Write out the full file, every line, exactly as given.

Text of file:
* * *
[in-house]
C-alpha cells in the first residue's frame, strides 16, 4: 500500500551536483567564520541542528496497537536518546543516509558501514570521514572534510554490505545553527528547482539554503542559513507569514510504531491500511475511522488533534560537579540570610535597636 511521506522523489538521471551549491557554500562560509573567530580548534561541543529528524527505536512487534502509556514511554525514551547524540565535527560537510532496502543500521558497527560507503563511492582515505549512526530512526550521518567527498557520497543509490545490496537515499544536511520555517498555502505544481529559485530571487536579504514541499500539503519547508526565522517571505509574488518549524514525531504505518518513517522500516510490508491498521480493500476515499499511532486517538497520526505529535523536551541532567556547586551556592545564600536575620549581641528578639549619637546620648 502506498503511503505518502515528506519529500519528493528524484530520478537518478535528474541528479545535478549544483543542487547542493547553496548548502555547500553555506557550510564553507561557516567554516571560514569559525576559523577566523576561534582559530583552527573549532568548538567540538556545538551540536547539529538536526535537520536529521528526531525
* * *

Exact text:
[in-house]
C-alpha cells in the first residue's frame, strides 16, 4: 500500500551536483567564520541542528496497537536518546543516509558501514570521514572534510554490505545553527528547482539554503542559513507569514510504531491500511475511522488533534560537579540570610535597636 511521506522523489538521471551549491557554500562560509573567530580548534561541543529528524527505536512487534502509556514511554525514551547524540565535527560537510532496502543500521558497527560507503563511492582515505549512526530512526550521518567527498557520497543509490545490496537515499544536511520555517498555502505544481529559485530571487536579504514541499500539503519547508526565522517571505509574488518549524514525531504505518518513517522500516510490508491498521480493500476515499499511532486517538497520526505529535523536551541532567556547586551556592545564600536575620549581641528578639549619637546620648 502506498503511503505518502515528506519529500519528493528524484530520478537518478535528474541528479545535478549544483543542487547542493547553496548548502555547500553555506557550510564553507561557516567554516571560514569559525576559523577566523576561534582559530583552527573549532568548538567540538556545538551540536547539529538536526535537520536529521528526531525